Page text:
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Giants fall to Padres, 5-2

The Giants couldn’t hit Random Padres Guy, but, really, that’s understandable.

MLB: San Diego Padres at San Francisco Giants Ed Szczepanski-USA TODAY Sports

If you’re interested in analysis about the Giants/Padres series that just concluded, start with this: The Padres are bad. This is not a point of dispute with baseball observers or even Padres fans. They’re 12 games under .500. Their adjusted OPS is 83, well below the league average. Their adjusted ERA is 89, well below the league average. The Padres are bad.

The Giants are worse.

That’s the analysis. The Giants are worse than the Padres at baseball. They’re 4-9 against the Padres this year. They have another series against them in August. The last three games of the season are against them. This isn’t over. You will have to watch more Giants/Padres games.

I mean, you won’t have to watch. But you’re here. So you probably will. Because you’re broken and in search of something. Buddy, I hope you find it.

The Giants are six games back of the Padres right now. That’s remarkable. The Padres are paying more money to players who aren’t on their roster (Matt Kemp, Hector Olivera) than players who are on their roster, and they’re still lapping the Giants.

The Padres are bad, too. Don’t forget that. That Hunter Renfroe cat, who keeps doing things to hurt the Giants? He’s roughly the same age as Bryce Harper, but he’s still figuring the majors out, and his OBP is under .300. Against the Giants, though, he’s a fearsome All-Star. Cory Spangenberg is in his late-20s, and he probably isn’t going to worm his way into a regular gig with a good team at any point, but against the Giants, he’s George Brett.

And don’t forget this stat, which might be my favorite of the year:

That, well, that says it all. Those four Giants are probably going to be in the lineup next year, but they can’t combine to out-homer a player who’s had 35 plate appearances in AT&T Park this year. This team is fundamentally broken, and I have absolutely no idea how to fix it.

Still on track for the no. 2 pick in the draft next year, though. Which is nice. The last time the Giants had a season this miserable, they ended up with Will Clark. That’s something that can help you sleep at night.

Not that you can sleep with all that Peet’s Cold Brew running through your system ...

Ty Blach was excellent, except for that one inning when he allowed a month’s worth of doubles.

Other than the paragraph of unfathomably filthy insults, your recap was outstanding, Grant.

Well, thank you, but a month’s worth of doubles isn’t exactly something that’s easy to ignore. This brings us to the nature of Ty Blach.

He will allow hits, sometimes in bunches. This is what he is. As a pitcher who allows contact, sometimes those hits will align in a way that makes his day miserable. Because he doesn’t miss bats as much as other pitchers, sometimes the hits will fall in.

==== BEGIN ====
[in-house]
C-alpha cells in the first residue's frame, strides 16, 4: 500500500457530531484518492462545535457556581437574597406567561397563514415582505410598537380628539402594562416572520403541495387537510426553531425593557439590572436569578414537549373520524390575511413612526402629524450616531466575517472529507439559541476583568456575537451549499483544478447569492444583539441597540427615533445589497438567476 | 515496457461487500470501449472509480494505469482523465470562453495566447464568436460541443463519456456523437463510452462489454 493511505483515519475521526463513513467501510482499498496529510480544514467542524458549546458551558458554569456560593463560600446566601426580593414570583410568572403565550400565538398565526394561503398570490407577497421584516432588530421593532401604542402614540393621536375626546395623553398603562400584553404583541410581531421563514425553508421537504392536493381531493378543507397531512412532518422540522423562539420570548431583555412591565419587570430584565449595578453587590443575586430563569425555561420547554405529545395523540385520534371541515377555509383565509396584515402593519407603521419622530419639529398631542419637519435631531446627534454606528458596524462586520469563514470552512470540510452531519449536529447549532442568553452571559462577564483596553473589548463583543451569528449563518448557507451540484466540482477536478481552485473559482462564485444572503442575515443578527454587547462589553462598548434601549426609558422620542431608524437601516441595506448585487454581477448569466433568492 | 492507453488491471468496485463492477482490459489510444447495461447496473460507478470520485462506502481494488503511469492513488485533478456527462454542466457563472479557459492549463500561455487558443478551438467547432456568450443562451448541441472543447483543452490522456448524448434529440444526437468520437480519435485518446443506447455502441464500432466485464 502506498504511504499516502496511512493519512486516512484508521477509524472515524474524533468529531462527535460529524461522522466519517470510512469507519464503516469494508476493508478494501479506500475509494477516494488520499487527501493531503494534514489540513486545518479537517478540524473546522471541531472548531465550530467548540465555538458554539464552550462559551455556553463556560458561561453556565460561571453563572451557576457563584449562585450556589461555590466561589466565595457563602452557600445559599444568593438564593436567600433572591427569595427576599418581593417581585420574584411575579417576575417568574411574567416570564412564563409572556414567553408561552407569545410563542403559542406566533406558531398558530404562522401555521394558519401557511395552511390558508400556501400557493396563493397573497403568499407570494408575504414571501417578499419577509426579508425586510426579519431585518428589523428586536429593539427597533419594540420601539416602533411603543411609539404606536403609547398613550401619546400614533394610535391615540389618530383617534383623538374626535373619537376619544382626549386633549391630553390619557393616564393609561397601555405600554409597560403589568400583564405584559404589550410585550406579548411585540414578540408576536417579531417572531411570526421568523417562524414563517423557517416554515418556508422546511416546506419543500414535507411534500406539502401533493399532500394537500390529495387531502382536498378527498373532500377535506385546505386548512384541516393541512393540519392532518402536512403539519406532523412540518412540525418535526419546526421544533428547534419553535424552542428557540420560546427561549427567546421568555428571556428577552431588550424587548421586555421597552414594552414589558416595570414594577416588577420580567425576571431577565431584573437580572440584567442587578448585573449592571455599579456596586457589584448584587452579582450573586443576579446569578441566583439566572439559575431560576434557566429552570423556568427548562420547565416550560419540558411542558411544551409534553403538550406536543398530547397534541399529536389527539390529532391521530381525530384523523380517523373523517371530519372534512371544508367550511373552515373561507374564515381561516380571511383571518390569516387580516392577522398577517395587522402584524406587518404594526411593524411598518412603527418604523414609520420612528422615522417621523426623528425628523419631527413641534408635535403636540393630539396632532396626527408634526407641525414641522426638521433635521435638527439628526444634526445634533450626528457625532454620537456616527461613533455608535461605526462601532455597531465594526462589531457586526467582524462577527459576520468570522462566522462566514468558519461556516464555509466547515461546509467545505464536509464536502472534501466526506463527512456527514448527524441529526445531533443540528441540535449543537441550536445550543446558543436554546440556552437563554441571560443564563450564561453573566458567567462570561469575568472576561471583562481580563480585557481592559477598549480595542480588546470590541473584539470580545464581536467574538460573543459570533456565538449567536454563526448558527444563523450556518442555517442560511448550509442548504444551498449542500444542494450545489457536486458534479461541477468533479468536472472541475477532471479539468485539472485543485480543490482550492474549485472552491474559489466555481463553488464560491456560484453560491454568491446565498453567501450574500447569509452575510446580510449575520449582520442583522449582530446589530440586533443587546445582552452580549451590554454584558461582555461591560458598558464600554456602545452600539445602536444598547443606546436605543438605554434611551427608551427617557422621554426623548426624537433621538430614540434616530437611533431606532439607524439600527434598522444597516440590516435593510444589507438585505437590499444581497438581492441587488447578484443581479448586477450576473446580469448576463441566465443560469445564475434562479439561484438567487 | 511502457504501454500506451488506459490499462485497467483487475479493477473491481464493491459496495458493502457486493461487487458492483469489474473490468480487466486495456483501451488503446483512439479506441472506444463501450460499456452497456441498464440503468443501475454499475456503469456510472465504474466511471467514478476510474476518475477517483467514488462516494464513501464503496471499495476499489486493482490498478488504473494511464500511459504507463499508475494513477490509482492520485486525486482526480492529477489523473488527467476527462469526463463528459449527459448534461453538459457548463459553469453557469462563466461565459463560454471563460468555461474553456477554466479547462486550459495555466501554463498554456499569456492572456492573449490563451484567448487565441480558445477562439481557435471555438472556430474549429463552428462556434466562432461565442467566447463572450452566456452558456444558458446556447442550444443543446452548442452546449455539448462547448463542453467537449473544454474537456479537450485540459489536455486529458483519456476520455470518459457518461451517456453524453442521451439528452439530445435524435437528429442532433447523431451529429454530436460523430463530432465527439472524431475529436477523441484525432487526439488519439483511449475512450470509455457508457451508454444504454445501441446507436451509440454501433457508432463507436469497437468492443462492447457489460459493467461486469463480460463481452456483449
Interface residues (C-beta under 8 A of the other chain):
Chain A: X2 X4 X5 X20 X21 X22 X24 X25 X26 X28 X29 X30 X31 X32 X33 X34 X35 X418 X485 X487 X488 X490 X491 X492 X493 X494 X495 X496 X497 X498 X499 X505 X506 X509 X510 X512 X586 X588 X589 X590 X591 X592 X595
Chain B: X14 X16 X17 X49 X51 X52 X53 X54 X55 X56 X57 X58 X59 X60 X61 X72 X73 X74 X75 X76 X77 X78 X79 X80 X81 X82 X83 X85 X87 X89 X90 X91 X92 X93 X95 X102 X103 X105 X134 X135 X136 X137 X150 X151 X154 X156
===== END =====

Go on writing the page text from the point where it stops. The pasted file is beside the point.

He will allow extra-base hits, sometimes in bunches. Blach has less margin for error than most pitchers, and when he misses in the middle of the strike zone, he’s going to get punished more than most pitchers.

This might seem like criticism. It’s not. This is just what Blach is. This is what he will be, and that’s fine. While I still harbor secret Mark Buehrle dreams, the likely ceiling of Blach is what you see. A pitcher who can make it through seven innings because of his moxie and determination, helping his team immeasurably, while also allowing a lot of hard contact because he was occasionally imperfect.

Blach threw at least seven full innings for the eighth time this season. Kirk Rueter didn’t have as many seven-inning starts in 2001, 2003 or 2004, but that’s roughly the pace that he was on in 2000 and 2002. While I’m loathe to make the comparison based on left-handedness and low strikeout rates, Blach throwing 91 mph is the new 86 mph, considering the league-wide spike in velocity. It’s probably a comparison worth exploring.

Rueter was never worth more than 2.8 wins in his career. Other than his final season, he was never worth less than 0.4 wins in nine seasons with the Giants. That’s not a bad dream for Blach, especially considering that Rueter pitched the Giants to a championship in that Game 7.

It’s not a bad dream at all ...

[Eduardo Nuñez laces a ball into right field]

SCOUT: [writing] Eduardo Nuñez would be the perfect complement for just about any team.

[Eduardo Nuñez stops running on a ball hit into left field]

SCOUT: [writing] He doesn’t have a perfect position, but he’s at least average at third, and he won’t embarrass himself at second or short.

[Eduardo Nuñez realizes that the ball was dropped in left field]

SCOUT: [writing] I recommend that we acquire him, even if we have to give up a solid prospect. He’s a good player.

[Eduardo Nuñez checks his Bank of America app between second and third, making sure a check cleared]

SCOUT: And now to hit send on this email.

[Eduardo Nuñez realizes that he’s almost out and shrieks in terror like Ren before running full speed to third base.]

SCOUT: When I look up, I will continue scouting this game on behalf of my organization.

Or, shorter: Eduardo Nuñez tried to take third with two outs, even though Buster Posey was coming up, and he represented the tying run. It was the last time the Giants would get the tying run to the plate.

Nuñez should not have done that.

Aw, heck, when’s the last time the Giants have gotten the tying run to the plate and then hit a homer? Friday night? That was fun. But they didn’t win this game.

They weren’t going to win this game, either.

Looks like I have about 4.2 million results worth of work to do, so I’ll see you tomorrow.